I redesigned the Fusion 360 3d files, they are a lot simpler and cleaner now. From these files you can make your own modifications. Please note that the dimension changed from the original Instructable. With these parts the v-groove bit needs to be set 15.5 to 16 mm above the table and 22.5 mm from the fence. The new set-up block will take care of that, but remember to ‘fine-tune’ the setting. When you find the perfect setting cut yourself a set-up block from hardwood.

    The thread box & sleeve are now based on a standard ANSI UNC 1-3/8” - 6 thread that can be modeled in Fusion 360. The thread sleeve is big enough to accommodate a 1” dowel if you change the Fusion 360 files accordingly.

    Happy threading!

    0
    AraY18
    AraY18

    Reply 17 days ago

    Awesome, and much appreciated. Thank you for taking the time!

    0
    JohnW539
    JohnW539

    21 days ago

    Really nice method!

    0
    rschoenm
    rschoenm

    Reply 21 days ago

    Thanks!

    0
    Josh MacKinnon
    Josh MacKinnon

    22 days ago

    Wow! Absolutely ingenious!

    0
    rschoenm
    rschoenm

    Reply 21 days ago

    Thanks!

    2
    rschoenm
    rschoenm

    22 days ago

    Hello, I did some laser engraved decorations on these bolts!

    IMG_9963D.jpeg
    3
    GiuseppeV8
    GiuseppeV8

    23 days ago

    Great idea! May I suggest to put a tapped piece at the exit of the router, so that the threaded piece can screw in it and you don't have to worry about the length of the adapter and can thread as long as you want? (Sorry for my bad english).

    0
    rschoenm
    rschoenm

    Reply 23 days ago

    That is a good idea and I started out that way. My problem was that I could not cut the initial two or so threads well enough to fit into a tapped piece at the router exit (left of the bit). A little practice probably would have helped.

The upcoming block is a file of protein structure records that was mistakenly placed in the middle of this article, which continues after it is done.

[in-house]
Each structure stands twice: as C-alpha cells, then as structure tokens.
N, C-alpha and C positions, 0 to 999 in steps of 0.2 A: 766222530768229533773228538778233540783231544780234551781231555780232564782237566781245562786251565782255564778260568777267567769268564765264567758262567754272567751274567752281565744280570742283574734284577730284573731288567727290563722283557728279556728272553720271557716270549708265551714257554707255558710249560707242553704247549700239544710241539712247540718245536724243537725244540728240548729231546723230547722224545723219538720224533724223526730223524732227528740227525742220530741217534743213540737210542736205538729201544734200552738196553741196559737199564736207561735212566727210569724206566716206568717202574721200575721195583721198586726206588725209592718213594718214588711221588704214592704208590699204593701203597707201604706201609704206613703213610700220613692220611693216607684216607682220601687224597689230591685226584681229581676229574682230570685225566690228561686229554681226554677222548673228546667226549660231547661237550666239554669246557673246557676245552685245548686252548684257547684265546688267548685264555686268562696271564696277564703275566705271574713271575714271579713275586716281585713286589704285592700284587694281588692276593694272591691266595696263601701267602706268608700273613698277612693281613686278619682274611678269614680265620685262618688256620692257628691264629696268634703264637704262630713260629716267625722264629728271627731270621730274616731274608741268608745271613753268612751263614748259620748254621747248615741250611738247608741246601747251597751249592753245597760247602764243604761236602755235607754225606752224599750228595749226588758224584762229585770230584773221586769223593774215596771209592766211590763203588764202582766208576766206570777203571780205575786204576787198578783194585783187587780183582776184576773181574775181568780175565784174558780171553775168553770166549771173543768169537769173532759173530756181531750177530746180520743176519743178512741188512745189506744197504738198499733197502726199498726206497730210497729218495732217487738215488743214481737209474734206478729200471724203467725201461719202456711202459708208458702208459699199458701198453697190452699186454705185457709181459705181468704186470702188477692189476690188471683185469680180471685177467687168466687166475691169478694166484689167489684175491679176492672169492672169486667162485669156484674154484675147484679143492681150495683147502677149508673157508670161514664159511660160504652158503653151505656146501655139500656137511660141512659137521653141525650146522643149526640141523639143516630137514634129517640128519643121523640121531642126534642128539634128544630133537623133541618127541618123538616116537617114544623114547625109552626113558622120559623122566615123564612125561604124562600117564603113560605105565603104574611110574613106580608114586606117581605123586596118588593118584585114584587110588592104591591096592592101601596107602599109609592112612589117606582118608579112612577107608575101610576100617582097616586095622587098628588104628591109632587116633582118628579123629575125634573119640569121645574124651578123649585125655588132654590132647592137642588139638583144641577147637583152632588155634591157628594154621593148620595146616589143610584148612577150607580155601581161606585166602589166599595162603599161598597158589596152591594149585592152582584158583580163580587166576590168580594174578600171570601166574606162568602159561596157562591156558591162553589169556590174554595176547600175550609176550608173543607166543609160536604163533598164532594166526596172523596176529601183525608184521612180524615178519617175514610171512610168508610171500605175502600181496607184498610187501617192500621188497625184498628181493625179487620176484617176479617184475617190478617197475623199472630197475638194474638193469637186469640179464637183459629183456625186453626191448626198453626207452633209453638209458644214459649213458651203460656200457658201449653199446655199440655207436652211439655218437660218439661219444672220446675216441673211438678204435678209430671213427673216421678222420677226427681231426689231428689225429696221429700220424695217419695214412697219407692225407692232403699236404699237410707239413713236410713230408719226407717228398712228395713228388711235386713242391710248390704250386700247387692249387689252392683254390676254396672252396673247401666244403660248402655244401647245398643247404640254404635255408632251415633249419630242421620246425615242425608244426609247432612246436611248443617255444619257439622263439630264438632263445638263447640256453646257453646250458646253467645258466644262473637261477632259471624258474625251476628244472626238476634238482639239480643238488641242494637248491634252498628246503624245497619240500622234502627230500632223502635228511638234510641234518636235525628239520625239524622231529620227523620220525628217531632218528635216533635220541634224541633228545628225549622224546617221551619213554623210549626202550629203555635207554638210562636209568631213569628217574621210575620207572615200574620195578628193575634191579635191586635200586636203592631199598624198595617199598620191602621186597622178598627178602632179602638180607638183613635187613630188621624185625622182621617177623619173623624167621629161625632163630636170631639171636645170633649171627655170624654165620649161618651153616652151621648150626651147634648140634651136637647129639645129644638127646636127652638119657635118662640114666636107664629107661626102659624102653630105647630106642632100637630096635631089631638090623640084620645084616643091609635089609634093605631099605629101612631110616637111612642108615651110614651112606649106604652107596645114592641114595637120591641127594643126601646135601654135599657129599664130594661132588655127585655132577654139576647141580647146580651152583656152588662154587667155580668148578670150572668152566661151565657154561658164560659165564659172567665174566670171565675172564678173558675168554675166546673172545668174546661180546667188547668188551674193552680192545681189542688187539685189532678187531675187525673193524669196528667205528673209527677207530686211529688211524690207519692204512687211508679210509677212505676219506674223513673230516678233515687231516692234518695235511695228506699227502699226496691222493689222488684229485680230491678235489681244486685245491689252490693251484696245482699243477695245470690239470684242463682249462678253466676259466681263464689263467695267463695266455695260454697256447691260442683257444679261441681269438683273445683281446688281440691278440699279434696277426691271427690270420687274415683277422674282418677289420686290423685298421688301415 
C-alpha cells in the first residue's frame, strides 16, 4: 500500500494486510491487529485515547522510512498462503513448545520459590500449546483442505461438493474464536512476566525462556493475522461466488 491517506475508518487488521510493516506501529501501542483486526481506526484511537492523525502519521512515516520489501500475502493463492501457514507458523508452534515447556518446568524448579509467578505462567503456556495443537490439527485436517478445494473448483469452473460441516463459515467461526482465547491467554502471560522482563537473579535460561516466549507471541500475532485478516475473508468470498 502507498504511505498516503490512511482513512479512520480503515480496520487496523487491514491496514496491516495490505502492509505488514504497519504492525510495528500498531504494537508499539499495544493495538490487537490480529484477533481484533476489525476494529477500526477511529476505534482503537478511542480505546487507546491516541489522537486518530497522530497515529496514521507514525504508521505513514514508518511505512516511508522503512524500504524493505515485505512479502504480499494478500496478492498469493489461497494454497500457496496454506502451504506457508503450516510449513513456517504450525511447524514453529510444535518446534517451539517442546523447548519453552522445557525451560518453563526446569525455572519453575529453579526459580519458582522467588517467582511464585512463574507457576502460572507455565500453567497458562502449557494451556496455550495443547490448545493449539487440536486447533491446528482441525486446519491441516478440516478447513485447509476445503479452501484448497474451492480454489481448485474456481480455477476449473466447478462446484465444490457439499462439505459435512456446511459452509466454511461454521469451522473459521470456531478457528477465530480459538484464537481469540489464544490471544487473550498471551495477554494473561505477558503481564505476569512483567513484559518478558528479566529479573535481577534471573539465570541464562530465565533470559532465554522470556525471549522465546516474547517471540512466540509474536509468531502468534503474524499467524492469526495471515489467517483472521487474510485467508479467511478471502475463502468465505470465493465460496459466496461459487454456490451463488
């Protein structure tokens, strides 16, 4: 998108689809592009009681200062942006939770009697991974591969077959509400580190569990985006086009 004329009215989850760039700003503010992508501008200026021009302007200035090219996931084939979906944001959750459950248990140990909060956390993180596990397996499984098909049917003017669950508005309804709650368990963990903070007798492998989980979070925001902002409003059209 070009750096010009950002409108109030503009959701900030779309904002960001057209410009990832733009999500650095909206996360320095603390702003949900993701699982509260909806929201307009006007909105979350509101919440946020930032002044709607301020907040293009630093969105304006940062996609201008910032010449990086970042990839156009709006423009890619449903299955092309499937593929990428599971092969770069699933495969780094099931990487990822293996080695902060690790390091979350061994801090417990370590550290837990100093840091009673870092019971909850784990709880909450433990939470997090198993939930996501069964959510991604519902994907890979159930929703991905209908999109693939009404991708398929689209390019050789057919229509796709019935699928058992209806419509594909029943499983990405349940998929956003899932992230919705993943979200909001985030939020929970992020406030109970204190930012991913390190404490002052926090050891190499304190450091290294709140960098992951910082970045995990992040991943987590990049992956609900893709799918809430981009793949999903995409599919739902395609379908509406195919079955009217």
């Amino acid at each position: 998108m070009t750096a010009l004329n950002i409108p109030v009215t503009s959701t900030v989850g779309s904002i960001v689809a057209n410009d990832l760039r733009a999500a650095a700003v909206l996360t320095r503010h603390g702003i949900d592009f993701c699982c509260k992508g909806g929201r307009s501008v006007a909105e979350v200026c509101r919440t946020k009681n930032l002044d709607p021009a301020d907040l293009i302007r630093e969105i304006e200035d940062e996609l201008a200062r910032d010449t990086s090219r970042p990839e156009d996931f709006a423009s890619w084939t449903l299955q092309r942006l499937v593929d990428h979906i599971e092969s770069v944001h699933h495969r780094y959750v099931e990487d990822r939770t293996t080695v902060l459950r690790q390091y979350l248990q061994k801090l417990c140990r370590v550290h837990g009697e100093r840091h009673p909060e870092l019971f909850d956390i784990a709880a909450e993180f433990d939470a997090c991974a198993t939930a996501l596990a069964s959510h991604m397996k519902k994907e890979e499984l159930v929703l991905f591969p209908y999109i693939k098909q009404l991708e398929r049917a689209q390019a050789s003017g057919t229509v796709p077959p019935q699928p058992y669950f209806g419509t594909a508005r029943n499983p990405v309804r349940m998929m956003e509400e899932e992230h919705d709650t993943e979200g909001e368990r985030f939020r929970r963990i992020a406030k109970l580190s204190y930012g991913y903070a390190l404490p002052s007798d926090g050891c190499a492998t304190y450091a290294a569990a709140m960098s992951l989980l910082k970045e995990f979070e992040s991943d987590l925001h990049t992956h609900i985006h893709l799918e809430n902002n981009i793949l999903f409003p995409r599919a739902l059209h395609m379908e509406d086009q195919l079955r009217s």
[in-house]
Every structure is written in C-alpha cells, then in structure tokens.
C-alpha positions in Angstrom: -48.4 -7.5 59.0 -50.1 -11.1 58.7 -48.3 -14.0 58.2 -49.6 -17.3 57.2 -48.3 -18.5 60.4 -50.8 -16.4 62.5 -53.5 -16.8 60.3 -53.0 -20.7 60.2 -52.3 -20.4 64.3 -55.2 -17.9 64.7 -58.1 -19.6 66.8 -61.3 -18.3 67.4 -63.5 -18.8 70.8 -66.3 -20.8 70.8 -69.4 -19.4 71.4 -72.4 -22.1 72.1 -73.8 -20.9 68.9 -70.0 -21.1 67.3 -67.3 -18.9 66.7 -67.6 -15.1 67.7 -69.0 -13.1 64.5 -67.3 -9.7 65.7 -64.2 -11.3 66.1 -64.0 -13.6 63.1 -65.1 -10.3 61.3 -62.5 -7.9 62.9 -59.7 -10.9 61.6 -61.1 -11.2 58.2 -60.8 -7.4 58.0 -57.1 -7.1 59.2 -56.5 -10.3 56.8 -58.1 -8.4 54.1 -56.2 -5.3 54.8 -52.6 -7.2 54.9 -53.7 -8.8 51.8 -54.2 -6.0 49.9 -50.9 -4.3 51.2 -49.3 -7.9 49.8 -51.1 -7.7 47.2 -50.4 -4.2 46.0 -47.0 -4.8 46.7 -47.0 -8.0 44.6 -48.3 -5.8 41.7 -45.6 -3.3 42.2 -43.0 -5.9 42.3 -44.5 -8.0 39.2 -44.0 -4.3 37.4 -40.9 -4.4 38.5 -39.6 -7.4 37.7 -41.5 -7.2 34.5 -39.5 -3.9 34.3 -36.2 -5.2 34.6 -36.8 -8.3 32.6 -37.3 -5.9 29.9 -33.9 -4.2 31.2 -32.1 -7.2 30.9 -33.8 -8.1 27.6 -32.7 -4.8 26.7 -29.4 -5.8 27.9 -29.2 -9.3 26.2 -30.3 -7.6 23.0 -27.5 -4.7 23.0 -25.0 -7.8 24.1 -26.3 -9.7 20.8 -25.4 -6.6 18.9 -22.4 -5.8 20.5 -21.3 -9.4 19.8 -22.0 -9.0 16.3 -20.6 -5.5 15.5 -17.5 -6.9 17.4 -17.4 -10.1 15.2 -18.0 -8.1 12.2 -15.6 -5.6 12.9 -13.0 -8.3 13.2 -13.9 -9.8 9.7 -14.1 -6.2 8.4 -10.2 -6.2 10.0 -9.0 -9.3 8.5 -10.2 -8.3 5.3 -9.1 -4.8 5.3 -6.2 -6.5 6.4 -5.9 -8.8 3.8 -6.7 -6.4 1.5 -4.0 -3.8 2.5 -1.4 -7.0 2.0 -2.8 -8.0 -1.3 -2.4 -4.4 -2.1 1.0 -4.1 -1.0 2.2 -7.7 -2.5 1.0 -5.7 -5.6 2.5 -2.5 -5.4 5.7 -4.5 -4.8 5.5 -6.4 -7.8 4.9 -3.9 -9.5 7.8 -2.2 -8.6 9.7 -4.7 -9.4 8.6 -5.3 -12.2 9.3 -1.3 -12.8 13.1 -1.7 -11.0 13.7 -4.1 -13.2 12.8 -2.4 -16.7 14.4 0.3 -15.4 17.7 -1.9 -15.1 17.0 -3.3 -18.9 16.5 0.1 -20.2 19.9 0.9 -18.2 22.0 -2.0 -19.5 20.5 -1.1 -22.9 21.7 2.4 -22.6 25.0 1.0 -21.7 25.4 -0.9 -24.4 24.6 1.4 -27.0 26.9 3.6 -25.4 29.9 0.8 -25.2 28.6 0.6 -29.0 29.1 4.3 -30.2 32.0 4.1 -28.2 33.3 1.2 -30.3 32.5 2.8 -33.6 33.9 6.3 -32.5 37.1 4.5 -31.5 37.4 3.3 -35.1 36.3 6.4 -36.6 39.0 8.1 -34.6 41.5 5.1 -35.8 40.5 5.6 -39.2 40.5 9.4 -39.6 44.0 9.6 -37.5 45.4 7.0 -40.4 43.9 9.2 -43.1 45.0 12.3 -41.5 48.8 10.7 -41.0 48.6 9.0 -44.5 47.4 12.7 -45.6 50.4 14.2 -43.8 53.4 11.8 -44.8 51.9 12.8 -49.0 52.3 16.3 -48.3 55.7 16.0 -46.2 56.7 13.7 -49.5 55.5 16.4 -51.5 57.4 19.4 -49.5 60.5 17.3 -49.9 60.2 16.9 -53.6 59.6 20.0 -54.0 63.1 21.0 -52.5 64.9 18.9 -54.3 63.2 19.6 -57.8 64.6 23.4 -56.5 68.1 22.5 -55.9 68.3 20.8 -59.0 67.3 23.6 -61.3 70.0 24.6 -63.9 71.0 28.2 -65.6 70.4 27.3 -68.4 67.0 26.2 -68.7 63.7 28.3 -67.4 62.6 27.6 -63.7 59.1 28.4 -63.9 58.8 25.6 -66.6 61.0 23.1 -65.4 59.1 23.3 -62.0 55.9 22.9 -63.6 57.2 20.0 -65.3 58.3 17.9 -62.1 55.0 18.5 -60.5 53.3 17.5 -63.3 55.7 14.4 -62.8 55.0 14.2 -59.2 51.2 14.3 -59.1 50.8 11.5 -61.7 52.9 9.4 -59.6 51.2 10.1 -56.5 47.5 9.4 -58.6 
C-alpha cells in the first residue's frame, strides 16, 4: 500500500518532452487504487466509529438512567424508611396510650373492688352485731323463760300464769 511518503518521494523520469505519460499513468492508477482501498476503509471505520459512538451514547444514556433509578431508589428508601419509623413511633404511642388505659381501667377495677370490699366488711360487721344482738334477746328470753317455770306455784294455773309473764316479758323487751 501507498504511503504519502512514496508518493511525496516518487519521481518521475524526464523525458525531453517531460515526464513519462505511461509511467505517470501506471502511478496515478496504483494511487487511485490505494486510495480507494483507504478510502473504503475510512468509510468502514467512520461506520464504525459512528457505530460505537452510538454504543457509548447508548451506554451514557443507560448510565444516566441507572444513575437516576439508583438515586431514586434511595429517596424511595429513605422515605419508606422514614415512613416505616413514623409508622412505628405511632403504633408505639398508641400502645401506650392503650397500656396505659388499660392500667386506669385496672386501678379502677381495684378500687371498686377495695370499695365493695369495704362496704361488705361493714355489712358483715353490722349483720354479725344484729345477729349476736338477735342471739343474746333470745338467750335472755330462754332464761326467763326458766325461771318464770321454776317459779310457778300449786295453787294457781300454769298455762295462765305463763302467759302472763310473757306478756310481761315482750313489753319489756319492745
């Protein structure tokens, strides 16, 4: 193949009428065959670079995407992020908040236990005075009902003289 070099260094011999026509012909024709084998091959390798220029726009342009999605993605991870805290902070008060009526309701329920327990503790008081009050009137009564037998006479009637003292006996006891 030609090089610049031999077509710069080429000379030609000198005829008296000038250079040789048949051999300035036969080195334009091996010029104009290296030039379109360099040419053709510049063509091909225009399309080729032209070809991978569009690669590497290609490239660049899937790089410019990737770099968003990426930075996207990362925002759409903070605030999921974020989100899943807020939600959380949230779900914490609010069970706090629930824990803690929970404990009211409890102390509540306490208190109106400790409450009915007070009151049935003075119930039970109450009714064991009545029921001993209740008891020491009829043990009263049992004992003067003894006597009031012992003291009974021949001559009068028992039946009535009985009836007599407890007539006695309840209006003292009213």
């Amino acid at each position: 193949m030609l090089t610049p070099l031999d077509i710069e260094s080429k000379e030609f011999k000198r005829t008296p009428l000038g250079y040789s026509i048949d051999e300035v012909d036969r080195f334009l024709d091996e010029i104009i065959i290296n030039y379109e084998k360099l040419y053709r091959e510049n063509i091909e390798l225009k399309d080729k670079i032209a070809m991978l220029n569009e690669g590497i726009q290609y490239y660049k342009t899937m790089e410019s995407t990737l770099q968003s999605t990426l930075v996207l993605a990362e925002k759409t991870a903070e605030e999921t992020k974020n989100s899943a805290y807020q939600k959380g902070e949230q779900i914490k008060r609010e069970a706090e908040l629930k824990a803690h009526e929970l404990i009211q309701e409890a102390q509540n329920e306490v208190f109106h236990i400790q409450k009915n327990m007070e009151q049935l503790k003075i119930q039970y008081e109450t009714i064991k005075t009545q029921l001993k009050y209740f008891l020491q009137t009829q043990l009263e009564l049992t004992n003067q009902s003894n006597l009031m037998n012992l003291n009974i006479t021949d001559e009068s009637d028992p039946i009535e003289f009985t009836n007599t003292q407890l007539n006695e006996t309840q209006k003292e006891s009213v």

So maybe to cut a long thread you could do this: start with the technique as shown in my Instructable to cut two or three threads (turns) at the tip of the dowel. Then unclamp the whole setup, remove the thread sleeve, and replace my dowel guide with one that has the left side tapped at 6 TPI. Remount everything, slip in the dowel to match the prior thread at the router bit, and proceed. I’ll try that sometime.

    Thanks for the idea.

    0
    amdijefri
    amdijefri

    Reply 22 days ago

    Perhaps putting a “nut” of wood you have tapped at the entry point to the exit side of the dowel guide would let you verify both fit and cut very long threads? Create a cavity (in the dowel guide on the right end of the left side where threaded dowel will first enter) large enough to place a square nut. I hope that makes sense.

    0
    rschoenm
    rschoenm

    Reply 22 days ago

    It does make sense, and I'll try it sometime later. I'm still concerned that you have to cut the first one or two turns 'freehand' until they enter the threads on the left. If they don't quite match the pitch you'll get stuck. Again, thanks for the suggestion.

    0
    mmeichle
    mmeichle

    22 days ago

    Really. really clever! What about making the parts from something like aluminum and selling as alternative to taps and dies?

    0
    rschoenm
    rschoenm

    Reply 22 days ago

    Thanks! Anyone who wants to improve and make these parts commercially from metal or molded plastic, be my guest. Still need the taps, though.

    1
    BaznSuz
    BaznSuz

    22 days ago on Step 6

    Disappointing. Should be re-titled "Using a 3D Printer to Make the Parts for Making Wooden threads with a Router"

    1
    amdijefri
    amdijefri

    Reply 22 days ago

    C'mon… practically any project requires a jig of some sort.